Business Sector Celebrates IMF Program
MANAGUA – The beleaguered business sector this week finally had something to cheer about following the government’s announcement that it has reached an agreement to sign a three-year, $112-million economic package with the International Monetary Fund (IMF).
The IMF program, the third in the country’s history, comes after nearly a year of difficult negotiations between President Daniel Ortega’s economic team and the international lending organization.
The economic program, which was drafted by the Sandinista government to reflect a commitment to social spending and povertyrelief programs – a focus not normally associated with IMF programs – is being hailed as an important international stamp of approval on the country’s investment climate, which has gone through some rocky moments in recent months.
The IMF program, said Humberto Arbulú, Nicaragua’s resident representative of the IMF, is aimed at achieving better “governability, transparency and an improved climate for investment” by securing macroeconomic stability while at the same time providing clear and generous spaces for poverty-relief programs.
Unlike the last IMF program signed with the previous administration of President Enrique Bolaños (2002-2006), the new program is based on new economic realities, such as increased international reserves, controlled inflation and increased tax revenues. The healthier macroeconomic situation therefore allows the new government to concentrate more on social spending, Arbulú said.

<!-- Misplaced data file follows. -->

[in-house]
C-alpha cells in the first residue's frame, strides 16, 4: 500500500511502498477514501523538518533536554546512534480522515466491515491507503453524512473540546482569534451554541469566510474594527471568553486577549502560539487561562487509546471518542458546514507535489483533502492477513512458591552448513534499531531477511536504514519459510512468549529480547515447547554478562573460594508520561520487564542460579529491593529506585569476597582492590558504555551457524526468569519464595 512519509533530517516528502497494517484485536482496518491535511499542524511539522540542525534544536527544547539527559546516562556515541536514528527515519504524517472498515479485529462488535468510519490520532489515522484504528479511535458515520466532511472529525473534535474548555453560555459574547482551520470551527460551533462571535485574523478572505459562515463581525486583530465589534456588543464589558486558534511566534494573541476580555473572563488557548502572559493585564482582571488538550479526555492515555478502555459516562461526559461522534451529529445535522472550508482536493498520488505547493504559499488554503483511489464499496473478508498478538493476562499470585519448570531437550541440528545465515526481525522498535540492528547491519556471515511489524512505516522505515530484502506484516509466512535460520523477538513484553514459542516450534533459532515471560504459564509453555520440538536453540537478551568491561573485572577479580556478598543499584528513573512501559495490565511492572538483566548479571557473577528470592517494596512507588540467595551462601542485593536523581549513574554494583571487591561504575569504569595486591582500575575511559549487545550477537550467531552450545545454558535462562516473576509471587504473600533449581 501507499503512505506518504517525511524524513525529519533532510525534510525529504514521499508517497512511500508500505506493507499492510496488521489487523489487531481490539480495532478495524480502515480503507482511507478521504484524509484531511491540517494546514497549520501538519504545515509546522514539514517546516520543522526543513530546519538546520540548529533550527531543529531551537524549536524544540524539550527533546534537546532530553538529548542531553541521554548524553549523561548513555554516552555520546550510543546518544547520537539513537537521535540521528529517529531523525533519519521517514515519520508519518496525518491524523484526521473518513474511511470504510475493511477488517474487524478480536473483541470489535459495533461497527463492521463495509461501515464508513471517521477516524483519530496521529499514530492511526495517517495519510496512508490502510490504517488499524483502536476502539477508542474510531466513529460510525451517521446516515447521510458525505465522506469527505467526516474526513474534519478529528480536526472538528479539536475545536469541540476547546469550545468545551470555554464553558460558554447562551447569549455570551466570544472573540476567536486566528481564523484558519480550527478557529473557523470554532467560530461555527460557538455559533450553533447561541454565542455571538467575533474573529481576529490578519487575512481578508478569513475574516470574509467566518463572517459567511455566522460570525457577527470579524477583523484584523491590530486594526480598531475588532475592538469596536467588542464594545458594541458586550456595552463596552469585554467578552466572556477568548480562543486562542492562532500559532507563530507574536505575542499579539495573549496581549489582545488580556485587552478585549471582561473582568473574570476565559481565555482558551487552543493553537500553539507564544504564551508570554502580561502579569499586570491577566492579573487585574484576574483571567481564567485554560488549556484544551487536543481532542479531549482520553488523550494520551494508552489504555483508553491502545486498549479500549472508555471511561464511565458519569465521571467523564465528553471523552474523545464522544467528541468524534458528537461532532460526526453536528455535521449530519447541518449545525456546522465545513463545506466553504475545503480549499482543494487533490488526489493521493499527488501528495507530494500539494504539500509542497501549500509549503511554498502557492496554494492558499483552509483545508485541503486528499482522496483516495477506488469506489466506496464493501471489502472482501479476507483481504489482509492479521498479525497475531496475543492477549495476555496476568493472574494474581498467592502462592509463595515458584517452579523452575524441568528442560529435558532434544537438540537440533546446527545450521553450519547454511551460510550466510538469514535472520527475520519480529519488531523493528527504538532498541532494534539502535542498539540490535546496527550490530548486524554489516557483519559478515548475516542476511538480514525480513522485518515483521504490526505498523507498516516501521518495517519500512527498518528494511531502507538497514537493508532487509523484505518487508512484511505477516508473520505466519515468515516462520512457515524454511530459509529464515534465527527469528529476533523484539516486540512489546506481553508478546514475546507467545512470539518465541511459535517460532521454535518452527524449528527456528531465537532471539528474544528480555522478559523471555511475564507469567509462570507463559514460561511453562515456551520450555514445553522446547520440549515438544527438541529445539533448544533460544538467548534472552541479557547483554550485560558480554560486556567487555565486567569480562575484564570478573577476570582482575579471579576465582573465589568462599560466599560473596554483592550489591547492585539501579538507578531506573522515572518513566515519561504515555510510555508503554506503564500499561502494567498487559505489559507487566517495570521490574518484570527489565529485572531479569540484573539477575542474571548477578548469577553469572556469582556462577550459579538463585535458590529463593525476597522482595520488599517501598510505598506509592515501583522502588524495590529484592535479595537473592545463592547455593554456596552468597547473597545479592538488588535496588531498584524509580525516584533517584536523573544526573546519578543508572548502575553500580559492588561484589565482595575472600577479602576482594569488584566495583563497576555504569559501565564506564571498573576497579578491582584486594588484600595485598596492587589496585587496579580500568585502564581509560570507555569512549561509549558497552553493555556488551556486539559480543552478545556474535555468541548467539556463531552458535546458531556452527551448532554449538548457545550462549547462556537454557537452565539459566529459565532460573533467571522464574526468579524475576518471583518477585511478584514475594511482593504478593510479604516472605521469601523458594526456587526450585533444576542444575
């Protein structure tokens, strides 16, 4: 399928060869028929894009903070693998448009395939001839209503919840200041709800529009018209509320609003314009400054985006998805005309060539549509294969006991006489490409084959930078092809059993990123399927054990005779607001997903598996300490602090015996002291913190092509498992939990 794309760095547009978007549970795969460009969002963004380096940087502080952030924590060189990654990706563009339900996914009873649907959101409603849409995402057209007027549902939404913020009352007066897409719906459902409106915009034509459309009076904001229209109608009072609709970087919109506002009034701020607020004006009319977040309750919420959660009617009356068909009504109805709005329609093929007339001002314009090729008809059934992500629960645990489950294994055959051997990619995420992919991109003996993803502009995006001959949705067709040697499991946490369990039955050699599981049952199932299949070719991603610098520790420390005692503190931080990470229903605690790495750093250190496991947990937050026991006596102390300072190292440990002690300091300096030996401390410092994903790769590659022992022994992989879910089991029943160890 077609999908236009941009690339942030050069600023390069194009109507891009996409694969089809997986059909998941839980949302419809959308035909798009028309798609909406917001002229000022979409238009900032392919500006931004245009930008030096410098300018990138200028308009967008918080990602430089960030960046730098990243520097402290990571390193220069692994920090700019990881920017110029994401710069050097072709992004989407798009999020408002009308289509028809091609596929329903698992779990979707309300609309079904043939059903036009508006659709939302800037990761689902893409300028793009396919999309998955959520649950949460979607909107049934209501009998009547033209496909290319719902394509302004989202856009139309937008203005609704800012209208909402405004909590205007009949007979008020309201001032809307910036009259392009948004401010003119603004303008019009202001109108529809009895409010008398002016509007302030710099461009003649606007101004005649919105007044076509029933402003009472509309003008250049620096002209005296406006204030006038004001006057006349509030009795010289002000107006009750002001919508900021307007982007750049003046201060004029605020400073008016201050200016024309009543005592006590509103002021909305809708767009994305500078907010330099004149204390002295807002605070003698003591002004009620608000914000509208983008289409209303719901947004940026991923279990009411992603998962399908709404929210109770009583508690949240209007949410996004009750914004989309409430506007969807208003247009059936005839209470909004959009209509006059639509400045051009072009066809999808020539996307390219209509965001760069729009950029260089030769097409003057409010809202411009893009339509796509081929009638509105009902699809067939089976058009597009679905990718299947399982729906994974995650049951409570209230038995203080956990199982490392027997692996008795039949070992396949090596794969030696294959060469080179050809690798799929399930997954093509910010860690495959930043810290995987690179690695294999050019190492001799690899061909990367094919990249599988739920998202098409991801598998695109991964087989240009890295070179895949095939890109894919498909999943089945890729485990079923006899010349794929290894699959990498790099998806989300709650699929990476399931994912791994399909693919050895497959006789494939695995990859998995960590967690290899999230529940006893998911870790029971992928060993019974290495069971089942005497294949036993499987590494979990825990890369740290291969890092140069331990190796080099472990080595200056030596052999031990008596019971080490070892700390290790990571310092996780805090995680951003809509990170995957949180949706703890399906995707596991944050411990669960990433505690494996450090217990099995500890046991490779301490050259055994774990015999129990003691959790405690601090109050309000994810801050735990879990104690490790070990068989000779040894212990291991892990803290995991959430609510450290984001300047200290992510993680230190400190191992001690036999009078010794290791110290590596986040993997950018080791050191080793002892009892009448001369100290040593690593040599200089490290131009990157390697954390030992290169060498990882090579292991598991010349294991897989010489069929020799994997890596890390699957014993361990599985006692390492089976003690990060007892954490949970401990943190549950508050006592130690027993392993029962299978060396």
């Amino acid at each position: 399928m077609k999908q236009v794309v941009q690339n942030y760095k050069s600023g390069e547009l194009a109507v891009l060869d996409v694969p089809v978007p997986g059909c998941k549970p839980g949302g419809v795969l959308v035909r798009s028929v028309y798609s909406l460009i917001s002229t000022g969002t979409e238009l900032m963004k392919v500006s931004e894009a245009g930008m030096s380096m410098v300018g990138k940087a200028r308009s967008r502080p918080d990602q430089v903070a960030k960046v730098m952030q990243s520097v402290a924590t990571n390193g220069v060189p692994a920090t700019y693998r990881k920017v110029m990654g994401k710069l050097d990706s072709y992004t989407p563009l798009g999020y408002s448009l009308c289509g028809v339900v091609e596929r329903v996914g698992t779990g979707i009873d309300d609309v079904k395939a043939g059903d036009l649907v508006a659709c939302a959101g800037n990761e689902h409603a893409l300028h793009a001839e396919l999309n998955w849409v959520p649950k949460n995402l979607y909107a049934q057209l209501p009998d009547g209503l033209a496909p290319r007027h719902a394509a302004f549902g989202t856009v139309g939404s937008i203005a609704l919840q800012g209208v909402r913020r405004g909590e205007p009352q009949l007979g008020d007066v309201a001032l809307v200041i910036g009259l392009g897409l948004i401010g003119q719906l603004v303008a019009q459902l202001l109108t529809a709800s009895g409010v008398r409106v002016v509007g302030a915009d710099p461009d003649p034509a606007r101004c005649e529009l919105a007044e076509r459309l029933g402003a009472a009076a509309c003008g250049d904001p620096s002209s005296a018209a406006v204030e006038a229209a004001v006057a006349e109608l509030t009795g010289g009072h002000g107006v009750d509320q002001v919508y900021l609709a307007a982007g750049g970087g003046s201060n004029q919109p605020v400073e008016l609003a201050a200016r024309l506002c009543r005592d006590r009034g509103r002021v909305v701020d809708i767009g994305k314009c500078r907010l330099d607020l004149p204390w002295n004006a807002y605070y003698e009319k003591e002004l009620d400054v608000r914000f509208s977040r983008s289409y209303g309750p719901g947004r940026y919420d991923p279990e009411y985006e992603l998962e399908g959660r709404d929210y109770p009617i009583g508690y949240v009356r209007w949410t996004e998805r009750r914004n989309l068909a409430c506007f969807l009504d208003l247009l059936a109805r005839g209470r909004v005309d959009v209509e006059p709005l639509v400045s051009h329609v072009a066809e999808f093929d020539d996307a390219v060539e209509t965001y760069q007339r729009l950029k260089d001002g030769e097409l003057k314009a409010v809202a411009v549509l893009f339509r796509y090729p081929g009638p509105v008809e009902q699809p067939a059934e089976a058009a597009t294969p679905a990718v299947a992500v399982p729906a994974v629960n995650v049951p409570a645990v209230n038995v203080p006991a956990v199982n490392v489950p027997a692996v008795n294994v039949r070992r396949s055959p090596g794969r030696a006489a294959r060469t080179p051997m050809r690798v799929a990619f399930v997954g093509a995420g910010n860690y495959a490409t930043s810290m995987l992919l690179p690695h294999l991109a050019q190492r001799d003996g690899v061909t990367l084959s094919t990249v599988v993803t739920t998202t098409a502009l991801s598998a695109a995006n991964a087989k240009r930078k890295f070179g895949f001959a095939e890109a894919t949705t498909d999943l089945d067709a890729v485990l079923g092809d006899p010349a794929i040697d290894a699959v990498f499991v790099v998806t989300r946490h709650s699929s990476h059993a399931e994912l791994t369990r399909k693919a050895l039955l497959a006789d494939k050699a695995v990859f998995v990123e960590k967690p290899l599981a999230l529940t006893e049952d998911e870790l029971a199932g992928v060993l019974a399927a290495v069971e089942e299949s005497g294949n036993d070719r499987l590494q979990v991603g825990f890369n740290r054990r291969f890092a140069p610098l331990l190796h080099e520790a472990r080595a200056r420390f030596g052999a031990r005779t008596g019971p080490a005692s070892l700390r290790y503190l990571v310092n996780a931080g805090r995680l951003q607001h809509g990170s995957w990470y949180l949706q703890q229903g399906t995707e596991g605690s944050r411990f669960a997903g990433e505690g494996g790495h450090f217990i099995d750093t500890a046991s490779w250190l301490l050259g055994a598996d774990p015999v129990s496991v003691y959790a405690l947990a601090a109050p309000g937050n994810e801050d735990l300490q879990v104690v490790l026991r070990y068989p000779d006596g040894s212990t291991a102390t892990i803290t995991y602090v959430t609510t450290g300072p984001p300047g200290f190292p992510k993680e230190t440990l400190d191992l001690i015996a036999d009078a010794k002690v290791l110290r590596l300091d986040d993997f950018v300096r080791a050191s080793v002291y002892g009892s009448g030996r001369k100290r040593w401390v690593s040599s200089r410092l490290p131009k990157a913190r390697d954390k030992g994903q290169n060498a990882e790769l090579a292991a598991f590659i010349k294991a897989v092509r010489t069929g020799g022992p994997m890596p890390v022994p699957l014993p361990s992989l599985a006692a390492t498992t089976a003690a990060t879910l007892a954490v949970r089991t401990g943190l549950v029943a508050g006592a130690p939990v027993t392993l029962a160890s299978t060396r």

“This is new for us,” the IMF representative admitted. Still, Arbulú added, the annual 4.5% increase in social spending, while considered “substantial,” is calculated to be a level considered sustainable, with the end goal of boosting overall economic growth, predicted to reach 5% annually by the end of the three-year period.
In that sense, the program represents a compromise between the private sector’s demand for continued macroeconomic stability and the Ortega administration’s commitment to increasing social spending in areas such as food security, health, education and housing.
“This is the beginning of the solution to the problem of poverty in this country,” Arbulú told a group of the country’s top business leaders during an Oct. 9 luncheon of the U.S.-Nicaraguan Chamber of Commerce (AMCHAM).
Arbulú explained that the IMF program requires that the Ortega government must commit to fiscal and monetary policies aimed at bolstering foreign reserves, maintaining an annual 5% devaluation rate for the córdoba, controlling public spending and shooting to reduce deficit spending to 1% by 2009.
The program, which will be evaluated every six months to make sure the government stays on track, will also carry a series of complimentary agenda items to tackle the energy crisis and reform social security.
José Adán Aguerri, president of the Superior Private Business Council (COSEP), told The Nica Times this week that the government’s signing of a plan with the IMF shows an important “commitment to macroeconomic stability in the country” and sends a positive sign to investors.
Still,Aguerri said, the IMF program doesn’t necessarily undo all the damage caused in recent months to Nicaragua’s business climate, which suffered greatly from the image of the Sandinista government temporarily embargoing petroleum storage tanks owned by Esso Standard Oil (NT, Aug. 31).
“We still have to see if (the government) complies with the program in practice,” Aguerri said.
For the IMF’s Arbulú, there is no doubt the government intends to follow the program it has signed up for.
“What I can say is that (Ortega’s) economic team is totally committed to the program, totally in line,”Arbulú told The Nica Times.
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